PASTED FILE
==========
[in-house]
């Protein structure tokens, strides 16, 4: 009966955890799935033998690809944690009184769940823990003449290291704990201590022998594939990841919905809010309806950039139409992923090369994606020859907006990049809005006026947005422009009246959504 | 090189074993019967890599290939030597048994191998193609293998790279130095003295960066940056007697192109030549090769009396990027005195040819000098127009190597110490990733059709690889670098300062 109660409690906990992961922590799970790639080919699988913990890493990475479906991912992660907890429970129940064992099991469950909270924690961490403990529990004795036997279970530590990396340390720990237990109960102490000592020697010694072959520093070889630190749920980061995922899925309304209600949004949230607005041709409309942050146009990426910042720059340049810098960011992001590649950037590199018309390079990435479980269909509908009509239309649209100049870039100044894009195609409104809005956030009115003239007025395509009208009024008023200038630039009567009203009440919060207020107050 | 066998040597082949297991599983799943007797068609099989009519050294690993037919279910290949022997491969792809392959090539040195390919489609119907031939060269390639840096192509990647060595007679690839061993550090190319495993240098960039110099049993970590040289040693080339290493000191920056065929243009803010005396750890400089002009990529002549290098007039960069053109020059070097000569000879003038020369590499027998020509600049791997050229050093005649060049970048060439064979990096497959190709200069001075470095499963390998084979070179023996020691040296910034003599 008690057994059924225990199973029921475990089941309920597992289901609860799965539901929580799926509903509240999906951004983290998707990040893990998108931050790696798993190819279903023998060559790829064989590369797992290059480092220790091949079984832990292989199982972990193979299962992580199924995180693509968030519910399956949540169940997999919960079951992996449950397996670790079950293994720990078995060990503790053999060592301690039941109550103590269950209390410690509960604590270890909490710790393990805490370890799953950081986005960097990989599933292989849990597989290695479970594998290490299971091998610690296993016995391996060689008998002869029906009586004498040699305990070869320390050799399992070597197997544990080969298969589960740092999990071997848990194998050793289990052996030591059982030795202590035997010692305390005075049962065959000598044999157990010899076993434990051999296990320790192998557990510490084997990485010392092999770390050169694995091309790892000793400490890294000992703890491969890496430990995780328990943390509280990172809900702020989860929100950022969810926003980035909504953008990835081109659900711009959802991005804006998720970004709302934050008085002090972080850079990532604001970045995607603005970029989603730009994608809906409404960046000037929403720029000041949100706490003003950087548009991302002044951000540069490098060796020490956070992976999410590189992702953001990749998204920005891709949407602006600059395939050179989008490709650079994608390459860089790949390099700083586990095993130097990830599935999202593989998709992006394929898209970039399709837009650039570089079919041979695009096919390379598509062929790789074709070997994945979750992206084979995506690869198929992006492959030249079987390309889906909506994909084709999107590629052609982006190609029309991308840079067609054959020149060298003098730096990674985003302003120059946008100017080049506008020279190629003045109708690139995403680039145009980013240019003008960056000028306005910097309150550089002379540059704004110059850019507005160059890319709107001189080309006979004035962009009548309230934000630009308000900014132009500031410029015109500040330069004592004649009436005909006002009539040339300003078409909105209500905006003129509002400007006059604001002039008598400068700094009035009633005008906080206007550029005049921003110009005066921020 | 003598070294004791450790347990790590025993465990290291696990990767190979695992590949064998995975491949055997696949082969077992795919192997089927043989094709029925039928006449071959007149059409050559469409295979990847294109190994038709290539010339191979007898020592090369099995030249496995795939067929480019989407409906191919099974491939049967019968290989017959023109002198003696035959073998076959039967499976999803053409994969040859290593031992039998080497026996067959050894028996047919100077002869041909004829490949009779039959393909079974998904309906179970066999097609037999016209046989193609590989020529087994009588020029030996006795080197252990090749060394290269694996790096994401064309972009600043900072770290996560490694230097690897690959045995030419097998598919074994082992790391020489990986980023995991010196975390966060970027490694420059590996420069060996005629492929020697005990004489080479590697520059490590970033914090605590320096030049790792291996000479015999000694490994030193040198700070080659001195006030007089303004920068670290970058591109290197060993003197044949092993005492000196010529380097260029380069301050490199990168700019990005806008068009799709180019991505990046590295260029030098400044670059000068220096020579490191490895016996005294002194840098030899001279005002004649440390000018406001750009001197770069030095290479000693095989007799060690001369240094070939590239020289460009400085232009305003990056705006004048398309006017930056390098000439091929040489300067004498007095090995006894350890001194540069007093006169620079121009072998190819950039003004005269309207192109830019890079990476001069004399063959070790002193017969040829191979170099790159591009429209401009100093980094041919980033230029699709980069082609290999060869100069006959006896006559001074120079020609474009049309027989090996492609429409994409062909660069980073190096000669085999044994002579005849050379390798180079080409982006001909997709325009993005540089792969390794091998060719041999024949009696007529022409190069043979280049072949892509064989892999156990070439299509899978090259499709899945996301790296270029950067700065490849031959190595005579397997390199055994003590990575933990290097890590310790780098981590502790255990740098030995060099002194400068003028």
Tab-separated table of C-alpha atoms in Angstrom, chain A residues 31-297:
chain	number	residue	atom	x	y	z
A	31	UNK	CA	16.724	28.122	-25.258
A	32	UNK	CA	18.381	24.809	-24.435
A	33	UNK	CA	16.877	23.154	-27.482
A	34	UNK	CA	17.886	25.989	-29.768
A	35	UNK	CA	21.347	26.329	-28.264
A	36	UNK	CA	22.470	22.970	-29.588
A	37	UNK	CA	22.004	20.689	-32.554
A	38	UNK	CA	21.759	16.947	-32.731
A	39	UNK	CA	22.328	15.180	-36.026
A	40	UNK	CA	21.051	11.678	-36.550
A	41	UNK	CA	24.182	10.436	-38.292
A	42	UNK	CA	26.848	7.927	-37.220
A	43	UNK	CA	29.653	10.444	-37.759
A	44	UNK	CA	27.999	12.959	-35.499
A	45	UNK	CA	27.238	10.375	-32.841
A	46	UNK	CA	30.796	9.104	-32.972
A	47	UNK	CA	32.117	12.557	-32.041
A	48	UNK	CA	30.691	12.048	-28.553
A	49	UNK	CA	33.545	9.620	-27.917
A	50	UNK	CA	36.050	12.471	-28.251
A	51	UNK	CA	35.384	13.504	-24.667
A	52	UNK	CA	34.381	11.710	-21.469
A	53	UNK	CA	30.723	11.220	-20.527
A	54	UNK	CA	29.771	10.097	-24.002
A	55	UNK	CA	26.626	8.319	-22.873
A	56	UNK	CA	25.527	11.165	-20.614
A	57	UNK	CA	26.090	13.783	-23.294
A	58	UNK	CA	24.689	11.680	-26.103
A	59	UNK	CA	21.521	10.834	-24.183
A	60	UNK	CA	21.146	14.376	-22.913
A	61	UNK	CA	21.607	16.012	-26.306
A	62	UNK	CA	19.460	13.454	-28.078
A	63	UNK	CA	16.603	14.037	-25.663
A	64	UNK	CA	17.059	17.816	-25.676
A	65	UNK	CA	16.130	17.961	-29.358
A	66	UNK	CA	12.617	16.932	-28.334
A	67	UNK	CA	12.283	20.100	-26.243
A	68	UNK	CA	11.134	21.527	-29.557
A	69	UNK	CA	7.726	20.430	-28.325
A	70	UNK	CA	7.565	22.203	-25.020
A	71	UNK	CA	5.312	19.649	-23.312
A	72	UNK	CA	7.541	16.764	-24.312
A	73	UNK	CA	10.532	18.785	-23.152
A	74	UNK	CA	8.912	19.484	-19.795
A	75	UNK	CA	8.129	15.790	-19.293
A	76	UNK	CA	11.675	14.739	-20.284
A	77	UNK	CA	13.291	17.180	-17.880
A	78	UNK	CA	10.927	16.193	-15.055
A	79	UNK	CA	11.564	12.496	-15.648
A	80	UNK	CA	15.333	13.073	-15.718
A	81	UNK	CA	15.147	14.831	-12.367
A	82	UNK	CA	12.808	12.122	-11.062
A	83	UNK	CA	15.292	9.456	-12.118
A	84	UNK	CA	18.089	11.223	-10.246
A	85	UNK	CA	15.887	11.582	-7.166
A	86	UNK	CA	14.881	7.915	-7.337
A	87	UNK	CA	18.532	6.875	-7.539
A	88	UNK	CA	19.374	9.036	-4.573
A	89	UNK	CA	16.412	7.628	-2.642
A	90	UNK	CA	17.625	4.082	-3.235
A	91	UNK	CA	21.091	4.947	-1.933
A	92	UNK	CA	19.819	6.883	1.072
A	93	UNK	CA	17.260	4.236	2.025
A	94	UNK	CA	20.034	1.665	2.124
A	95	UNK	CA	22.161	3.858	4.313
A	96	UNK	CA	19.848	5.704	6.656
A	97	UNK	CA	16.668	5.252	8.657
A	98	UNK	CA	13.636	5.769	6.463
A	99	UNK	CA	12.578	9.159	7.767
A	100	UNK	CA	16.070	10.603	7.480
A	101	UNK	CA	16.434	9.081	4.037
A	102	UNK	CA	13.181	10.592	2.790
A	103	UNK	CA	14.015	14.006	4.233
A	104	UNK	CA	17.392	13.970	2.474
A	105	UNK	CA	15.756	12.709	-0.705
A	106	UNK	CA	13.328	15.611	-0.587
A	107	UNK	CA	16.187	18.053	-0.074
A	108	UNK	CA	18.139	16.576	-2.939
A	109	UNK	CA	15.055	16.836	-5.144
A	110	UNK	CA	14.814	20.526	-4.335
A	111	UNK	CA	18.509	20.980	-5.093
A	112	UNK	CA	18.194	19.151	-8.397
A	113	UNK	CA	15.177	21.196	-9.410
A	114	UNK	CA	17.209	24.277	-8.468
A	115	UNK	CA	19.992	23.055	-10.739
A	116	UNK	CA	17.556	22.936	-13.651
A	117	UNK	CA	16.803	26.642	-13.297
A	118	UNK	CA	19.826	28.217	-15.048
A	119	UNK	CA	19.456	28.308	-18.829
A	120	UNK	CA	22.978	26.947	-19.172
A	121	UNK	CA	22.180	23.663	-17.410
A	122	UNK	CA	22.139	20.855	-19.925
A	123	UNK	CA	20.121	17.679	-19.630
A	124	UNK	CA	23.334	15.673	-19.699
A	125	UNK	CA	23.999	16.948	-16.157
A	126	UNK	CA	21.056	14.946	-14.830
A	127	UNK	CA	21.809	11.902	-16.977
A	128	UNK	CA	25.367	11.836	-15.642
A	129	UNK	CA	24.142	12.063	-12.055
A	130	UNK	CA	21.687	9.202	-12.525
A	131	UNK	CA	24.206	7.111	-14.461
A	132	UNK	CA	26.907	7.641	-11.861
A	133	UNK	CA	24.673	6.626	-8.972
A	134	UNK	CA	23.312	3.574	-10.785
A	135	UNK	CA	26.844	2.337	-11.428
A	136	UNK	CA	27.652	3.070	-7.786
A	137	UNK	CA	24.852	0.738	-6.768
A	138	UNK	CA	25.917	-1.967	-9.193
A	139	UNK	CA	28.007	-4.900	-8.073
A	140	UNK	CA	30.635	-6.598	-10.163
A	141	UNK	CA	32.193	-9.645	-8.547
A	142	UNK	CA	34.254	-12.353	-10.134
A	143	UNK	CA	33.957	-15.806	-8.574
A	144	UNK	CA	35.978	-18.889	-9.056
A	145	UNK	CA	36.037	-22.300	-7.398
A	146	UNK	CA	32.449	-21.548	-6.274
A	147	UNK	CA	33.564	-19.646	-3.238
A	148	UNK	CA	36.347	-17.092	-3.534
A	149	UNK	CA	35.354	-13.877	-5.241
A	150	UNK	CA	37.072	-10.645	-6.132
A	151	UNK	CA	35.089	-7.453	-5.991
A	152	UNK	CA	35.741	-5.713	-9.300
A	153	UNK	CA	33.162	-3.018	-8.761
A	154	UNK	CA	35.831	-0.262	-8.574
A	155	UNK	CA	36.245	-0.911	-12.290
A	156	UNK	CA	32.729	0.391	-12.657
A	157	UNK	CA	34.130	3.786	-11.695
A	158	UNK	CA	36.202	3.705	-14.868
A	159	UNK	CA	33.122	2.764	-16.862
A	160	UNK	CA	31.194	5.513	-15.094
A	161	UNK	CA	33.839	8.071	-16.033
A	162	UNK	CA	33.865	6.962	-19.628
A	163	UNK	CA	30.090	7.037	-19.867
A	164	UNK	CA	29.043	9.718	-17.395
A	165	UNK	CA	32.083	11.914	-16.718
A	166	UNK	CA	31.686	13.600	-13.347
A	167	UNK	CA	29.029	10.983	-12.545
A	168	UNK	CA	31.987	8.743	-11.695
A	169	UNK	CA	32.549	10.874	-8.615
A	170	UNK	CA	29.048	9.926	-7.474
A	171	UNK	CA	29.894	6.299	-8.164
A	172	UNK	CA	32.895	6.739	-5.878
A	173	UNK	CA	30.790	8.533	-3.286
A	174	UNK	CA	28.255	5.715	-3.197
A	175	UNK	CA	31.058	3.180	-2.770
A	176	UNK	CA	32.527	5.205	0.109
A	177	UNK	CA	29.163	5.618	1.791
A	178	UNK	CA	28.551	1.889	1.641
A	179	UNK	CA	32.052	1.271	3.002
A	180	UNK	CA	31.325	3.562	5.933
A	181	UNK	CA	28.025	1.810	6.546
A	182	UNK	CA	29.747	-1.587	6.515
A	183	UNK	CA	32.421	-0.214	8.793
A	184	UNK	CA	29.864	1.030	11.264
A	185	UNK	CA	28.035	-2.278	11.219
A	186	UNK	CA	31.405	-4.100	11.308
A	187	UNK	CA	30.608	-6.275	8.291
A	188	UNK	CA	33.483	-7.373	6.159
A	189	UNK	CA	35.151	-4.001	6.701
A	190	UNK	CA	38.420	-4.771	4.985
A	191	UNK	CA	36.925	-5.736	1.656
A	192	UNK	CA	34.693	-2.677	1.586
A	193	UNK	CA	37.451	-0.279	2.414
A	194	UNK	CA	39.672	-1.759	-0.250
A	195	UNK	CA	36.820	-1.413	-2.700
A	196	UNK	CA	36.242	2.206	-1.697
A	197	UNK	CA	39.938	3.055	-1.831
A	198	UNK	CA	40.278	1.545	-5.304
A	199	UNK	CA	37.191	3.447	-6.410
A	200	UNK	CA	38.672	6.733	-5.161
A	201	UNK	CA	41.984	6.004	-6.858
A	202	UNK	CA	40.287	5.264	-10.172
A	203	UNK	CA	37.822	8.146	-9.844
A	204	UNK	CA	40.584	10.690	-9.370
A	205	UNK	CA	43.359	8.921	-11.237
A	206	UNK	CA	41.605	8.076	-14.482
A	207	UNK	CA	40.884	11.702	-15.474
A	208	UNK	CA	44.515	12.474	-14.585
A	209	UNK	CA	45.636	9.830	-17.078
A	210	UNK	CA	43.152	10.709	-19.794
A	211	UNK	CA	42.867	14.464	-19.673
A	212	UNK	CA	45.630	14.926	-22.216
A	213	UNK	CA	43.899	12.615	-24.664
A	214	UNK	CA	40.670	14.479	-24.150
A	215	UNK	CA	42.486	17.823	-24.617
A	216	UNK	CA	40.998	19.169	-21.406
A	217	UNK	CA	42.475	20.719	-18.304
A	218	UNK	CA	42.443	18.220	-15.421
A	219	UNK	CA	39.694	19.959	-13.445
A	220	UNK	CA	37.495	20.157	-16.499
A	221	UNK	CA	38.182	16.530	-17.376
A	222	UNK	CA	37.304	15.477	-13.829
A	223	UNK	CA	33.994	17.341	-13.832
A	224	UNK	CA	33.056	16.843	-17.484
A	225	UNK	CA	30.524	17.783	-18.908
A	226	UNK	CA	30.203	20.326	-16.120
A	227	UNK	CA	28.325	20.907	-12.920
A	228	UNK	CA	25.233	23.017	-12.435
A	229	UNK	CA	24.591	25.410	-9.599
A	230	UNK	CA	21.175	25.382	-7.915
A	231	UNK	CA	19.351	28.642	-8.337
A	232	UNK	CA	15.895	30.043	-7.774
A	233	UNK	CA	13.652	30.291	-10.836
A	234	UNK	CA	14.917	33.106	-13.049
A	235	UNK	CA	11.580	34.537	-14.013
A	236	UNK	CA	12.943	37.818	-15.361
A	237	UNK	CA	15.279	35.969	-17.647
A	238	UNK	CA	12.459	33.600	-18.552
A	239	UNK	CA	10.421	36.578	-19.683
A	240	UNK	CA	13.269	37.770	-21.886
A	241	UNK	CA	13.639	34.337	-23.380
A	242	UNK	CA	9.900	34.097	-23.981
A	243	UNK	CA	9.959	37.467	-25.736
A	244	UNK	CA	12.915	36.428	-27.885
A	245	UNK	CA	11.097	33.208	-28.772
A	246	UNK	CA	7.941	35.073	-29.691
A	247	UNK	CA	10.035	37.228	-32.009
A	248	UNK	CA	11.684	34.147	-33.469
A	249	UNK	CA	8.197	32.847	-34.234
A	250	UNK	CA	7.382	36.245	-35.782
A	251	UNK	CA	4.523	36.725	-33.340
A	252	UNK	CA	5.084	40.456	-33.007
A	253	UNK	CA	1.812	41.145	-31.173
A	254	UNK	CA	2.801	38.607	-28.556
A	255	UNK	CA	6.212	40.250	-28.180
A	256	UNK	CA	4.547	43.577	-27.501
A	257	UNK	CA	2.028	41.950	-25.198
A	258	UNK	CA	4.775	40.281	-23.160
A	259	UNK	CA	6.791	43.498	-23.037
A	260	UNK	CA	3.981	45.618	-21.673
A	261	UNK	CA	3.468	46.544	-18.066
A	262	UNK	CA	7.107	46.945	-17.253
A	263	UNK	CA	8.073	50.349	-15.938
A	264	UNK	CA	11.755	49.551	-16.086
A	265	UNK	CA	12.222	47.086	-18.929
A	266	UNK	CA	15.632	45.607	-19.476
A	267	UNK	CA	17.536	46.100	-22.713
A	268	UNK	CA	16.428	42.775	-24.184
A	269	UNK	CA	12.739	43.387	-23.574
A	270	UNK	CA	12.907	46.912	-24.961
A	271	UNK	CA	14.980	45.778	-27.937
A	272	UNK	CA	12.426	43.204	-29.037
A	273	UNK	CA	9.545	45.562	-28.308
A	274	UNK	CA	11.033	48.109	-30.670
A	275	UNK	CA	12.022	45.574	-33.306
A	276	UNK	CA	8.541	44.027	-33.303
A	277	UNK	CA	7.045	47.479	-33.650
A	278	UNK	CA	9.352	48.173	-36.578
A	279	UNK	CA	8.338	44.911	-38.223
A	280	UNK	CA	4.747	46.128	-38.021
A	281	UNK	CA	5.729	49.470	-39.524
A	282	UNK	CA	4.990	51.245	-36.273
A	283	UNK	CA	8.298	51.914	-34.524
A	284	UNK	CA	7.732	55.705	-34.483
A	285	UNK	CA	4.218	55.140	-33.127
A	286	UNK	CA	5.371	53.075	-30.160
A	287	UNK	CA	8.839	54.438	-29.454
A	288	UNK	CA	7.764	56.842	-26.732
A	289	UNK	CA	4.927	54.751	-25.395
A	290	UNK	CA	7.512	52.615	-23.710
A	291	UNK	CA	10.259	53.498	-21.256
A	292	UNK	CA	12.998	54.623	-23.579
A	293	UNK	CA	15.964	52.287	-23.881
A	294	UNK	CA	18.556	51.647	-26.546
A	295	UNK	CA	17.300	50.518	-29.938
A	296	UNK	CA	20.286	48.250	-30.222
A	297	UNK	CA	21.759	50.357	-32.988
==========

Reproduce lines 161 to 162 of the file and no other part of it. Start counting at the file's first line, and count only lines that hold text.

A	187	UNK	CA	30.608	-6.275	8.291
A	188	UNK	CA	33.483	-7.373	6.159